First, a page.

Tools to Shop By

Have you ever found yourself in the grocery store thinking something along the lines of, “Ugh, what types of oil did that article I just read say to avoid?”

Okay, maybe it wasn’t what kind of oil to buy or not to buy, but surely you’ve experienced something similar. You read a great article from a reliable source, and despite telling yourself you’ll remember the details until the end of time, here you are—it’s five days later, you’re doing your shopping, and your mind is a blank. Curses!

When I first began to pay more attention to the foods I bought and the choices I made, it was a bit overwhelming. So many things to keep in mind—and the abundance of choices at the market didn’t make it any easier for me. I needed to bring some tools along to help me make wise and informed decisions. Here are some of my favorites.

#1. The EPA’s “Dirty Dozen and Clean Fifteen.”

I didn’t make the shift to buying more organic produce all at once. It seemed like the hit to our food budget was just too big to justify making it happen immediately. So I went to the EPA website for tips on where to spend our organic produce dollars. I copied their list of the “Dirty Dozen”—twelve produce items containing the most pesticide residues. I made a similar copy of the “Clean Fifteen” fruits and vegetables least likely to be contaminated with pesticides. The result was my own little cheat sheet. I simply made two columns, one list for the dirty and one for the clean, and made it small enough to fold in half and keep in my wallet.

#2. A cheat sheet to remind me what those PLU stickers say about the produce.

So many different numbers on those stickers in the produce section! These are called price look-up (PLU) codes, and they can provide valuable information about that produce you’re about to buy. But what does it mean when the code starts with a “4” again? And which number identifies a GMO product? I do believe another cheat sheet for my wallet was in order.

  • If the code is 5 digits long and starts with a 9, the produce is organically grown. Buy as often as you can.
  • If the code is 5 digits long and starts with an 8, it’s a GMO product. Never buy. Period.
  • If the code is 4 digits long and starts with either a 4 or a 3, the produce is conventionally grown. Look at the “Dirty Dozen and Clean Fifteen” cheat sheet.

#3. Weston A. Price Foundation Shopping Guide

This handy guide will give you the utmost confidence in the products you choose as you move through the grocery store. It breaks various products and brands into three categories—“best,” “good,” and “avoid.” And it’s the perfect size to keep right in your bag and have at the ready.

#4: A small notebook of things to remember.

Again, there’s so much to remember when you first start changing the way you shop that it’s near impossible to keep it all straight in your brain. I’m of the philosophy that we should always try to make things as easy as possible for ourselves. One way I can do that is to write myself simple notes to keep in mind while browsing in the store. Heck, this notebook even helps when I’m shopping online. It’s a go-to reference point, so to speak. Though it’s not quite as specific as the shopping guide I mention in #3, I can check my notebook for certain ingredients in a product I’m considering . I also use my notebook to keep track of personal care products and any warnings about household cleaners. Stephanie Selene Anderson’s Put Your Money Where Your Mouth Is! Guide to Healthy Food Shopping is full of nutritional nuggets of wisdom that have made it into my notebook.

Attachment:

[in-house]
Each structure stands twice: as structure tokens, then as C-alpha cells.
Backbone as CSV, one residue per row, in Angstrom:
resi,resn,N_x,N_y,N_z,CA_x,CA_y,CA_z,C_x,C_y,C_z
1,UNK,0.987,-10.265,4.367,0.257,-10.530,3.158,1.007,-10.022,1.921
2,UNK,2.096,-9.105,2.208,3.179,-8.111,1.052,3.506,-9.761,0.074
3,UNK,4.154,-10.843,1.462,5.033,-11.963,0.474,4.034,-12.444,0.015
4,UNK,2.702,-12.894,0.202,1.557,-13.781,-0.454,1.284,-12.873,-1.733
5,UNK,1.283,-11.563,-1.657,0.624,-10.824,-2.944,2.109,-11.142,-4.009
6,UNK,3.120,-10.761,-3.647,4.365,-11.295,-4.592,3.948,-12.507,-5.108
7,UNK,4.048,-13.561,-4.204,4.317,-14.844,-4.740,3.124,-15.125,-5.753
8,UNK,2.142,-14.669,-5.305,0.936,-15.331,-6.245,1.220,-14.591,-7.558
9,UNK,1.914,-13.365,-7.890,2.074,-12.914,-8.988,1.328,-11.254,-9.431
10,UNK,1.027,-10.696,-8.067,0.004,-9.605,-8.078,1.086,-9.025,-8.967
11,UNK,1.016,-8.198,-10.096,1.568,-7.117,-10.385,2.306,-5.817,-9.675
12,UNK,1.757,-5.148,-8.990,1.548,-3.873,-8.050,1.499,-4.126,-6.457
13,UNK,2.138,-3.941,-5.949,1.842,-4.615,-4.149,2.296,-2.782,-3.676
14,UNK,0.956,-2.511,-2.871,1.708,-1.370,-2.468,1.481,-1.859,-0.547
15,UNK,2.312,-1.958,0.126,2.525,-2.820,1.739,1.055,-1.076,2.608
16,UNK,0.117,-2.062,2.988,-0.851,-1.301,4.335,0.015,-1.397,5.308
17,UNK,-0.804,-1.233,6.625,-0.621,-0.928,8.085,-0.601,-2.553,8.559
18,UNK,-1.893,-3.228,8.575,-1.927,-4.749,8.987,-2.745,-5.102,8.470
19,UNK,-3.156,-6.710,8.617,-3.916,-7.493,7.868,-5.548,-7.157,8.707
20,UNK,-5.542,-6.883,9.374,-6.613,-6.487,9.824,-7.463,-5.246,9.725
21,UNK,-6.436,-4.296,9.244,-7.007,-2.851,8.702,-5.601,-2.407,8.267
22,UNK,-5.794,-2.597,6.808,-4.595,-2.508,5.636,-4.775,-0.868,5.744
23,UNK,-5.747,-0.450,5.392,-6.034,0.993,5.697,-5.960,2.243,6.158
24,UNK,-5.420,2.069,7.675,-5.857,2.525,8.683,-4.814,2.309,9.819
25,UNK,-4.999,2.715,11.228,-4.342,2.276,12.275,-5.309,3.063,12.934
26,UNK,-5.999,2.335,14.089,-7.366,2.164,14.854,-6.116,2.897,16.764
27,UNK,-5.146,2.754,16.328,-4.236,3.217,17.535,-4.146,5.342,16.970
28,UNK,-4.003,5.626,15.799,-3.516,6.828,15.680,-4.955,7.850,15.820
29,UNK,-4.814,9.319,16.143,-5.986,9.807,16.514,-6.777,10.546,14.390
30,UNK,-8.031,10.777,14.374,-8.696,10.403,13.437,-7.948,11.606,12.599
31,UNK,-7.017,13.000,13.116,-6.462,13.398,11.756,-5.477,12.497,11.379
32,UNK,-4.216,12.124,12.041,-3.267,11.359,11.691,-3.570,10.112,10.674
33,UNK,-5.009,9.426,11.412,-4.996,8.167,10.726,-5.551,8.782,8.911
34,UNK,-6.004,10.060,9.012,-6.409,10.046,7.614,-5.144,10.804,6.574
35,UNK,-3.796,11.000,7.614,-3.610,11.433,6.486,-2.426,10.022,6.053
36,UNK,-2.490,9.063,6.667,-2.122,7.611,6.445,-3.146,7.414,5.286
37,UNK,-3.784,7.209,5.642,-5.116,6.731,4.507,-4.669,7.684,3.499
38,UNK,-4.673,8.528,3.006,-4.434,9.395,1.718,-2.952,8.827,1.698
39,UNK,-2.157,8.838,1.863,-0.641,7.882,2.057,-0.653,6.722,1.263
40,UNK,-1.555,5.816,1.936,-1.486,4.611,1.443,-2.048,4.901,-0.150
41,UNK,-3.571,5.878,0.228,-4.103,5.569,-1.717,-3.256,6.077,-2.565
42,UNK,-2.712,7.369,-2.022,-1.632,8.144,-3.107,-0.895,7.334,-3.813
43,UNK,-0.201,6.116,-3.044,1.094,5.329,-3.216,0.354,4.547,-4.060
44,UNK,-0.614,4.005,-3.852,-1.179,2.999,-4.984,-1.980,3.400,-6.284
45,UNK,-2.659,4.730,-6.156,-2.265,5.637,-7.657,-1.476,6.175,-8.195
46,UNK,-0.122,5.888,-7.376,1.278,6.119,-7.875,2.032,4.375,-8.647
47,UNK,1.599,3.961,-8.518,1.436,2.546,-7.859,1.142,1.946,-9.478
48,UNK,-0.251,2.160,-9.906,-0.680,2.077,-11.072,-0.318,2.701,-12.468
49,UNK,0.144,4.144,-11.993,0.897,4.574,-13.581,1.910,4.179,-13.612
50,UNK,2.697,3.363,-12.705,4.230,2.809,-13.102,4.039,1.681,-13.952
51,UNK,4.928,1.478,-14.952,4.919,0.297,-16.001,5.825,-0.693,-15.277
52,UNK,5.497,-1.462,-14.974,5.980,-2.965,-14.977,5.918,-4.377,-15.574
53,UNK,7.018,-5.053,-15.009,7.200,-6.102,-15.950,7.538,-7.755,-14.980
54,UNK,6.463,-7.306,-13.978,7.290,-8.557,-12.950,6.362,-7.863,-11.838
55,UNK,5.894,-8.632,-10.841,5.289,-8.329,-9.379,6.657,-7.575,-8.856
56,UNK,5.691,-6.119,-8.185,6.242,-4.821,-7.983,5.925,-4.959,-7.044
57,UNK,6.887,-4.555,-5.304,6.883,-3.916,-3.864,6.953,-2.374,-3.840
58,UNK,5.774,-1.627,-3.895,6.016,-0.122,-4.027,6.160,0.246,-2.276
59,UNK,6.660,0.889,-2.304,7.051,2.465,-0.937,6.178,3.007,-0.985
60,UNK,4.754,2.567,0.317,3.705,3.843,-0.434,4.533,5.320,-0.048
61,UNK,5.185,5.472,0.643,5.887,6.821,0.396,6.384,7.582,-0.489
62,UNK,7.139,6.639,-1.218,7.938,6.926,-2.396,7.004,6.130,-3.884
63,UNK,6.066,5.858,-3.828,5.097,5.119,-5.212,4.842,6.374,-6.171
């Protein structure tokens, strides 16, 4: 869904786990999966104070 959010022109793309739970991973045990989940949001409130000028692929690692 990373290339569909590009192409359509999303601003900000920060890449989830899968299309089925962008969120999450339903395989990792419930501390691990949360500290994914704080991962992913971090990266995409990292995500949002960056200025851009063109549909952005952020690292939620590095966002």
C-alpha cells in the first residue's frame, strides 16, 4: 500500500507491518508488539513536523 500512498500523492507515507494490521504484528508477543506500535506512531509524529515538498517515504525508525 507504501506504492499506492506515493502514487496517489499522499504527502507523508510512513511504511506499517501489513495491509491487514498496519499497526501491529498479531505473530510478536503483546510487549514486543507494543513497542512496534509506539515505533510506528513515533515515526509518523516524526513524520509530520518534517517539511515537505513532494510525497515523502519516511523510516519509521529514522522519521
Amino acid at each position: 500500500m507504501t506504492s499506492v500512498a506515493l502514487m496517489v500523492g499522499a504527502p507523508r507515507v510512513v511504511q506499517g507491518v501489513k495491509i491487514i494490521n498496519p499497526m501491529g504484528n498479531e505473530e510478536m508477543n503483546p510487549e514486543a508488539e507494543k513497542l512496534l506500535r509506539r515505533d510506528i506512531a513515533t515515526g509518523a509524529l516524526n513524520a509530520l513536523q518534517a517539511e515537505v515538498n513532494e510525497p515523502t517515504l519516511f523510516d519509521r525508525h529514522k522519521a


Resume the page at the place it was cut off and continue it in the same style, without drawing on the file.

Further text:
Several people who’ve seen me using the cheat sheets described in #1 and #2 have requested copies of their own, and I’ve happily obliged. Even if it’s a random stranger in the store, I’ll just hand them over knowing I can print off another copy when I get home. Of course, the longer I shop with them the less often I have to refer to them—but I still keep them handy just in case of an unexpected lapse of memory.

Do you have any favorite tools that help you keep track of the “good stuff” while you’re shopping?

Photo from iStock/gpointstudio

Paula Widish

Paula Widish, author of Trophia: Simple Steps to Everyday Self-Health, is a freelance writer and self-healther. She loves nothing more than sharing tidbits of information she discovers with others. (Actually, she loves her family more than that—and probably bacon too.) Paula has a bachelor’s degree in Psychology and Public Relations and is a Certified Professional Life Coach through International Coach Academy.

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